food

Desert farms yield same-day produce for UAE consumers

Conventional farming in the UAE has been revolutionised, and the results areavailable at a supermarket near you

Keith J Fernandez | Group Editor
05:12 March 1, 2017
tomatoes UAE
Elite Agro
UAE cucumbers
Mohammad Al Naqbi
Spinneys' Martin Jorge Aguirre
Elite Agro's Peter Ensor
Elite Agro - James Verghese
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When you pass Coffee Pot Roundabout, you know you’re close to tonight’s dinner. And within minutes, you’re upon it: giant tents sprawl across the desert like something out of an sci-fi movie. Once we’re suitably kitted out in plastic robes — to avoid bringing in new insects — we’re allowed inside the UAE’s biggest plastic structures. Spanning over six thousand square metres each, these greenhouses are home to rows and rows of vines, all rising more than seven feet into the air and fastened above our heads to maximise their output. 

That hangs just below eye level: luscious, beefy, giant red tomatoes that are a far cry from the piebald excuses commonly associated with UAE produce. A young woman in our group immediately reaches for one. She cradles it in her hands for several minutes before taking a bite and her face lights up immediately. UAE farmers aren’t just growing beautiful, eye-catching vegetables; clearly they taste as good as they look.

Achieving those results in the middle of the desert — a dream of the nation’s founding President, Shaikh Zayed Bin Sultan Al Nahyan — is as much about farming as about science. While cultivation itself may date back millennia, the techniques in use here at the Elite Agro facility in Al Ain are certainly both scientific and modern. We aren’t at a farm, we’re in a lab.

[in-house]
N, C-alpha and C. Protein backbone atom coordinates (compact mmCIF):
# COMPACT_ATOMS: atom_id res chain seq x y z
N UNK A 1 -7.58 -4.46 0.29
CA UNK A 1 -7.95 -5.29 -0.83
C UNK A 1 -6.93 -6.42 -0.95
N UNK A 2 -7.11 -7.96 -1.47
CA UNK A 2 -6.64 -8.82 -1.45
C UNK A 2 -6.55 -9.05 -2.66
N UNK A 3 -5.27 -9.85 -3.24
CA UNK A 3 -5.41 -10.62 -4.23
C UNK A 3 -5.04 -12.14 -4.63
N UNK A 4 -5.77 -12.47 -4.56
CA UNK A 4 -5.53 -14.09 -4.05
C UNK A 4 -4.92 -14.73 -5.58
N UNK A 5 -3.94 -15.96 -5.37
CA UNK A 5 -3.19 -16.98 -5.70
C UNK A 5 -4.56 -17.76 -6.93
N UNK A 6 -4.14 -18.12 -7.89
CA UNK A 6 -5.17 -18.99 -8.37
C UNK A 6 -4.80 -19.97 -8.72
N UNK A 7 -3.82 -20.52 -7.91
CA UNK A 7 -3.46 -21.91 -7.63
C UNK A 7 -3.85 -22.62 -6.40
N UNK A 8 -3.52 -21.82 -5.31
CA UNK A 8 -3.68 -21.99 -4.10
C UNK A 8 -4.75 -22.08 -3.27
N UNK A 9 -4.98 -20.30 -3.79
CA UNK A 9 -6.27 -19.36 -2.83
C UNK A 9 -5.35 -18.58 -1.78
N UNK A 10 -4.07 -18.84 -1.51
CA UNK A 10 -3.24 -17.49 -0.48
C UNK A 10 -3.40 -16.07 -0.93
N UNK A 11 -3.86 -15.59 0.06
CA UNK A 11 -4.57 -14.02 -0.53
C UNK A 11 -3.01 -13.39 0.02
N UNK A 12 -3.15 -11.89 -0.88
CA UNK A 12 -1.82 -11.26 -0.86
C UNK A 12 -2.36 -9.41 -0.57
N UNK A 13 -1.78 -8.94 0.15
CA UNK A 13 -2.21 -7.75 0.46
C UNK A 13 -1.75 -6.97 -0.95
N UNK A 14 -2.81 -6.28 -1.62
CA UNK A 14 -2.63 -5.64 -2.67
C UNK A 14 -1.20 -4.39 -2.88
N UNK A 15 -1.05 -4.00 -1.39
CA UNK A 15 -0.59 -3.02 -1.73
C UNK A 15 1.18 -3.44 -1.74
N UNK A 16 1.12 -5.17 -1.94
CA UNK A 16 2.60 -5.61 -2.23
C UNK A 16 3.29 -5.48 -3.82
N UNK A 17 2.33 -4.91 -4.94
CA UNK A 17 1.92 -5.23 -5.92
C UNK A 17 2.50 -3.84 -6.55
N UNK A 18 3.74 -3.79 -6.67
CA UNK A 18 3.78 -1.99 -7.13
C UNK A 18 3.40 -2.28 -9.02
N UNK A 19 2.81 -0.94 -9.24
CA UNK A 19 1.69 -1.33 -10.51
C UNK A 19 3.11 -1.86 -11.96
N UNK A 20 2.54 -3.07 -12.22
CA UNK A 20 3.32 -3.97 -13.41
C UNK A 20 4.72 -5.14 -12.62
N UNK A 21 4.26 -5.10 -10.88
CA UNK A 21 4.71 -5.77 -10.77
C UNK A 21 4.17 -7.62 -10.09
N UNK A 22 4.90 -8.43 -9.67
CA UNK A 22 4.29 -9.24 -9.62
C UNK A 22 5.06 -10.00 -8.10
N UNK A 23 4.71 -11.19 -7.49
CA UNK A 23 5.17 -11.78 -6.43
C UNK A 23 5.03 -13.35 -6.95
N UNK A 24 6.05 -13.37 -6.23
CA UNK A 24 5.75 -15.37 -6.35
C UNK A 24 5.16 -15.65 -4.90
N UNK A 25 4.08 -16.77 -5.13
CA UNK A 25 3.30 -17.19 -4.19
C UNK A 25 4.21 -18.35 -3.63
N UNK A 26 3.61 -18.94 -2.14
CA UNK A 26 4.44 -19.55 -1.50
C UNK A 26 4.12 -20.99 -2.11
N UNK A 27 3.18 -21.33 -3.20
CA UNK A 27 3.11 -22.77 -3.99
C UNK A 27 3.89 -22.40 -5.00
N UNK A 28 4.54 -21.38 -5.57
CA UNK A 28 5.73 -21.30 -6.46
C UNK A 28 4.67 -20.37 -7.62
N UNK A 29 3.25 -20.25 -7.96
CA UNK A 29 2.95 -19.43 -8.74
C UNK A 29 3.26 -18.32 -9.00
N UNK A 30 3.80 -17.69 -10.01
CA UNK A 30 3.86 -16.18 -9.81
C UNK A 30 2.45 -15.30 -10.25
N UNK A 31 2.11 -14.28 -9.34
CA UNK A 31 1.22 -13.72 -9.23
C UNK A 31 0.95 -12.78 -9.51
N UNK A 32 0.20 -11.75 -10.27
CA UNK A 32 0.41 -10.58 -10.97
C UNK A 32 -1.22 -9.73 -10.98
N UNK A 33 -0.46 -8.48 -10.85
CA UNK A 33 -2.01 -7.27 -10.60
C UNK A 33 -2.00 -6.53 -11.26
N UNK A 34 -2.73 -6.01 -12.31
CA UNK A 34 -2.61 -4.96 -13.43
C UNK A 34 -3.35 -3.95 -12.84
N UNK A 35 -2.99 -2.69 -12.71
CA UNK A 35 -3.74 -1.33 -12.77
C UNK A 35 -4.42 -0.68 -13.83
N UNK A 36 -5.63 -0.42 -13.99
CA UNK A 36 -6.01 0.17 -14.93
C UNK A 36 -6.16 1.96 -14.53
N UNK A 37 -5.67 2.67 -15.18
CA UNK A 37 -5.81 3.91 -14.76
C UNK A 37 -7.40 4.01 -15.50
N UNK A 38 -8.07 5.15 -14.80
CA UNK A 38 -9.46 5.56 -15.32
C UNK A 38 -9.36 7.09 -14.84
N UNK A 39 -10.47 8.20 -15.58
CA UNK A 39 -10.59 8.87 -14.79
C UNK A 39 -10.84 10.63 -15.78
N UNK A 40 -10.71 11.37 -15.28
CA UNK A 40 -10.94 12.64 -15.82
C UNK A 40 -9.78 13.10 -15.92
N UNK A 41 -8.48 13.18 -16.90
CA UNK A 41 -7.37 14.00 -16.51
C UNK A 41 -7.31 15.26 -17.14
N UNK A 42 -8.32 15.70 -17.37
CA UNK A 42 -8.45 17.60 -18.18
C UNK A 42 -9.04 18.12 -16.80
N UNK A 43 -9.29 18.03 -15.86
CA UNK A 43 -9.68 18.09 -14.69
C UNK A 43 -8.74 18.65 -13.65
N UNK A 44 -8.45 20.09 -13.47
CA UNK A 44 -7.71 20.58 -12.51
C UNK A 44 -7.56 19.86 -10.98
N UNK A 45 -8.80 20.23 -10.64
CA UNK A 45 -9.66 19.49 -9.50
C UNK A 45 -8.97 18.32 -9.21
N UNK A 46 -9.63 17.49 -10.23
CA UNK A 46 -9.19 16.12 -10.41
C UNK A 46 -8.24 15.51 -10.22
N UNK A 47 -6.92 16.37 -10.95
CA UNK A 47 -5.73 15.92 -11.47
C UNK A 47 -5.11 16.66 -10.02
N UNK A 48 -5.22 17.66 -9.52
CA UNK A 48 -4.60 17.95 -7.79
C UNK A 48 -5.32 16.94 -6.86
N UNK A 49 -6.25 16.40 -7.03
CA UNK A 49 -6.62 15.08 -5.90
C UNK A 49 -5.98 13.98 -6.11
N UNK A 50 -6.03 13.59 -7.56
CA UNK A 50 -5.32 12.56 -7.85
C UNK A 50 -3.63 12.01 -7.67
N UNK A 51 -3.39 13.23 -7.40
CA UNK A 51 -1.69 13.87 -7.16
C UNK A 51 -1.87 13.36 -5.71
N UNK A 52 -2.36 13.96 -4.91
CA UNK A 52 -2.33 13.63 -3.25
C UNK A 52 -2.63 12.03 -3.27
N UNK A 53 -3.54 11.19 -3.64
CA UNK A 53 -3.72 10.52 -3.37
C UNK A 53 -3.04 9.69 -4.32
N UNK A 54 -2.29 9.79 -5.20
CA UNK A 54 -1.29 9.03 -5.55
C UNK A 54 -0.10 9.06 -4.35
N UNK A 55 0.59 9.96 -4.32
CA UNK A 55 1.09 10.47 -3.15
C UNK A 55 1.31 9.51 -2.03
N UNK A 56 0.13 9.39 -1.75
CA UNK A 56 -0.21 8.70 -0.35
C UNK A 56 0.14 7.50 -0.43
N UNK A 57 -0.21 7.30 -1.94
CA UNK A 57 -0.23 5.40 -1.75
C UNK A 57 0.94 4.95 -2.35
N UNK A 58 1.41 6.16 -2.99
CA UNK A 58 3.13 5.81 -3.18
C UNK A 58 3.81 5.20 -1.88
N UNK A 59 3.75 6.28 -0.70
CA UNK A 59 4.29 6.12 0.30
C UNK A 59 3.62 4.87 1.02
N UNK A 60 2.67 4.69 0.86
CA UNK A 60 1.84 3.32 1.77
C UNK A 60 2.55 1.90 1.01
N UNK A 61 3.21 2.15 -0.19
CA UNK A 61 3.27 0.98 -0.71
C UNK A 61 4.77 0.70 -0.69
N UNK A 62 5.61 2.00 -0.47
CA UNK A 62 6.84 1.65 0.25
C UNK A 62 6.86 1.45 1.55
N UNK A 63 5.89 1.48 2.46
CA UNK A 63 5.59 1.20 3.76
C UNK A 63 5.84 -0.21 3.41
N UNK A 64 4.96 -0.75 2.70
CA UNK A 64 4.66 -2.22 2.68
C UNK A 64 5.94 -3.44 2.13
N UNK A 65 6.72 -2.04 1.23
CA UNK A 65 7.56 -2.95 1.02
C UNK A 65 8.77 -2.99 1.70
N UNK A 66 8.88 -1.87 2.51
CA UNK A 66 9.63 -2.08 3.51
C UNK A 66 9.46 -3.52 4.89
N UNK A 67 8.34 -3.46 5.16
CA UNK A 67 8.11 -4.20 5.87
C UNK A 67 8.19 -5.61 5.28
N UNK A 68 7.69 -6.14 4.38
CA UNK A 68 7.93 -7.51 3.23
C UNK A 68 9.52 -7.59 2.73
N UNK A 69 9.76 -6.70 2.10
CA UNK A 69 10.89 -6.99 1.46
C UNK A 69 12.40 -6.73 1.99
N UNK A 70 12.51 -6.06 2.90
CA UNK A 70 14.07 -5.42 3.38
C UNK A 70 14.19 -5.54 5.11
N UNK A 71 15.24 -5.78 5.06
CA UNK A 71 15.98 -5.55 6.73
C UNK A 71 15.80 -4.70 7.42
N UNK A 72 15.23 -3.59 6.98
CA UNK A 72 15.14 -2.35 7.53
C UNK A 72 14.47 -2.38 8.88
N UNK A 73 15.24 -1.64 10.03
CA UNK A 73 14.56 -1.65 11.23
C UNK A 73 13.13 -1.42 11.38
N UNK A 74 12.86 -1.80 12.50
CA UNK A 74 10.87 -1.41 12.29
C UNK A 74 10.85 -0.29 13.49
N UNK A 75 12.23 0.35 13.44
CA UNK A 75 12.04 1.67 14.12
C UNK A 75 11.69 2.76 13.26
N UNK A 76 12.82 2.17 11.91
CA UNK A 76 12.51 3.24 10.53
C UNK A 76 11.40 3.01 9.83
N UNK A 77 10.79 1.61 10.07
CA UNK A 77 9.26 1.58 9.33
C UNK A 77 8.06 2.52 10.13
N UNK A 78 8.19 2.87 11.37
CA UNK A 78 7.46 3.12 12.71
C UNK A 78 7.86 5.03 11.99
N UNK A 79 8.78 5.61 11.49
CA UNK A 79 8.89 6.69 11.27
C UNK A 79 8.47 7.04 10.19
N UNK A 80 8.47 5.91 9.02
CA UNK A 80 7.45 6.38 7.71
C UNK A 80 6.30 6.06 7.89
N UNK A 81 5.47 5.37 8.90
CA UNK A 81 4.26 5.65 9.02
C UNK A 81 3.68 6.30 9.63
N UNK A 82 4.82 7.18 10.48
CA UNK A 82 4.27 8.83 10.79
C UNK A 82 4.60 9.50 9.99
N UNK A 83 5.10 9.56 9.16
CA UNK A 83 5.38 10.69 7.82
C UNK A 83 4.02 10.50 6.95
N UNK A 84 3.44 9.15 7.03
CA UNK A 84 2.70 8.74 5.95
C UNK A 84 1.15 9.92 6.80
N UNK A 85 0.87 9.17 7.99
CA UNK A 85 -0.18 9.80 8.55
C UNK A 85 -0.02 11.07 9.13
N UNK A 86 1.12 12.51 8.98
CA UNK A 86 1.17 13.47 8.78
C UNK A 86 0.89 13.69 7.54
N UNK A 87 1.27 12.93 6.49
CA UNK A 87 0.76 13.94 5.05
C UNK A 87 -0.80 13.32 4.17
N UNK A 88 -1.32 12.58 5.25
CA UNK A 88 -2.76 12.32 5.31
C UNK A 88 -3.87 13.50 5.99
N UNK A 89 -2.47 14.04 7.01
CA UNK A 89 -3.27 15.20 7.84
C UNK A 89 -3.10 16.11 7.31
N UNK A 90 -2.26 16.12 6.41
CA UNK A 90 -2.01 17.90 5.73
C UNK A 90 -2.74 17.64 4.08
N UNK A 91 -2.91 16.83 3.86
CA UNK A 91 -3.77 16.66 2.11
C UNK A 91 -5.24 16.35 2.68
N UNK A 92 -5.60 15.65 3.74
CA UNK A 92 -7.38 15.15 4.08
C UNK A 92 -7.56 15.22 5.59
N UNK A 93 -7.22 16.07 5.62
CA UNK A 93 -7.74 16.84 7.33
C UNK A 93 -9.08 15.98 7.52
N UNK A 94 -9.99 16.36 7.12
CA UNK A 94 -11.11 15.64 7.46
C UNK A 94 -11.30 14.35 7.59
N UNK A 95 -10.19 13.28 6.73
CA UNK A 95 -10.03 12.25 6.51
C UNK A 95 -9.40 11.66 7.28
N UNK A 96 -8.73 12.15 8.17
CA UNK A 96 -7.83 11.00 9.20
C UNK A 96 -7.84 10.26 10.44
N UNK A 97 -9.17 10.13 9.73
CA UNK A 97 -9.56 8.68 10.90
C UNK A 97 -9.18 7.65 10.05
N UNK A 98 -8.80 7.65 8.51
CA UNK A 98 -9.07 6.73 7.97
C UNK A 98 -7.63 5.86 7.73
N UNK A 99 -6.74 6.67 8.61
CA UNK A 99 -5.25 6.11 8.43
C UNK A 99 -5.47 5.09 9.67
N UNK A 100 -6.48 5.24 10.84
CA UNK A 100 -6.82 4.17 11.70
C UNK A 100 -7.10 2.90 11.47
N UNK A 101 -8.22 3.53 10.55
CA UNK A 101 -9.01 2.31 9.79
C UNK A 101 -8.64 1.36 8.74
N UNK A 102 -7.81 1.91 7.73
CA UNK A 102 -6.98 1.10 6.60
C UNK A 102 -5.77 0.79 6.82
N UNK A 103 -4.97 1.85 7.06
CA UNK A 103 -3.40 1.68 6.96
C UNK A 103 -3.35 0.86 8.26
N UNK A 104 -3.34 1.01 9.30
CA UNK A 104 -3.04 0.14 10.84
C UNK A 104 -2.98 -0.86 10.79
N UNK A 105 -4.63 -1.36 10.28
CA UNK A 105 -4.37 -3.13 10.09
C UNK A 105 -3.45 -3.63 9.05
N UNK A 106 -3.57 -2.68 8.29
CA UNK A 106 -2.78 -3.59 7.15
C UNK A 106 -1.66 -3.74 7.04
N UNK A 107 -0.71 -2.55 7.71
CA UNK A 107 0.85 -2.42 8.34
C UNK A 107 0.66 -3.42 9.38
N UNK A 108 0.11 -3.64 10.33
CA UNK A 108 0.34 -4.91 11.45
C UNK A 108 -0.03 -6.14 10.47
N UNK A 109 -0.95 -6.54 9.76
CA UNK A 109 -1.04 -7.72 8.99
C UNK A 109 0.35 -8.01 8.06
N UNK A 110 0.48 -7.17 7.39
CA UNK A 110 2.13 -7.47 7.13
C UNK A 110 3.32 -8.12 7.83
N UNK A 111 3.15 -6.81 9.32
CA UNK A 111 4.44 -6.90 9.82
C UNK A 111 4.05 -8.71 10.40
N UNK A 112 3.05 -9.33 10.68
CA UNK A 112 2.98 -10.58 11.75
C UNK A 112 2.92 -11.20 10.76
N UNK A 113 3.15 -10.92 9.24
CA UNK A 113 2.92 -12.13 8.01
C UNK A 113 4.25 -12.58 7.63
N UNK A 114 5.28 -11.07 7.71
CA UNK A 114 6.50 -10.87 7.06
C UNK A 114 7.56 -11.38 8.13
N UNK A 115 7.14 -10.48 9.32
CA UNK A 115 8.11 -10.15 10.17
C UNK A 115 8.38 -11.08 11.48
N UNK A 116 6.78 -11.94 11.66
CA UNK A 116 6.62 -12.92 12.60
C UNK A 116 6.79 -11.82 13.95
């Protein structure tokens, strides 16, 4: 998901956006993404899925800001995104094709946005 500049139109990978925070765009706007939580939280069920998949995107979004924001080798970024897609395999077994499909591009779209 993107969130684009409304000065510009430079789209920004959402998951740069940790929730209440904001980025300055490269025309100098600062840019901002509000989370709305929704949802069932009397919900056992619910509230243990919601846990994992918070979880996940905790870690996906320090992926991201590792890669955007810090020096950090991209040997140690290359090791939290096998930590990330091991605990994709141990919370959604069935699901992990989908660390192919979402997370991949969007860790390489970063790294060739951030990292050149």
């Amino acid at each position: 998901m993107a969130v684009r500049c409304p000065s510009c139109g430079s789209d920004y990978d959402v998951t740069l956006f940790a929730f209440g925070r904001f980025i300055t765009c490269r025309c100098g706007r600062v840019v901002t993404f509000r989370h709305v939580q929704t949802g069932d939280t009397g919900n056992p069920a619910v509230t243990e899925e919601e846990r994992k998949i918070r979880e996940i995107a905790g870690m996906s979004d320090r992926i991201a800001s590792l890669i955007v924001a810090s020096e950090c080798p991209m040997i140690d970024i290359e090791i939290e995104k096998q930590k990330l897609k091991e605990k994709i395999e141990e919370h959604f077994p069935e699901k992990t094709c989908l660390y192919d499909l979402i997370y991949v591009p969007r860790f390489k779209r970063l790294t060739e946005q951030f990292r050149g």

Precise science 

Agriculture Engineer Mohammad Rashid Sulaiman Al Naqbi explains how his team uses everything from solar energy to imported seeds and bumblebees (both from the Netherlands) to improve crop yield at the farm. He breaks down the annual production by volume. Each hectare produces 300 tonnes of tomatoes over the course of a year. Since one kilo is approximately five tomatoes, that’s 1.5 million tomatoes per hectare. The company has 20 hectares under production and grows a range of outdoor and indoor crops, including potatoes and figs.

At Elite Agro, crops — tomatoes, cucumbers and bell peppers — are picked by hand every day and sorted (according to weight, colour, diameter and size) and packaged immediately on site before being bussed to supermarkets around the UAE. This means home chefs and dinner party divas in the UAE can now buy — and cook — produce that’s picked the same day, overturning the idea of fresh food in this desert country. 

Agriculture accounts for 0.8 per cent of the UAE’s GDP, or about Dh3 billion in 2015, according to official data.

“Our biggest challenge is the weather,” the UAE national says, explaining how high temperatures and humidity affect the harvest. “If it’s too humid, flowers become sticky and pollination won’t take place. And high humidity is also the best climate for disease. So we’ve got to work to find the right balance.”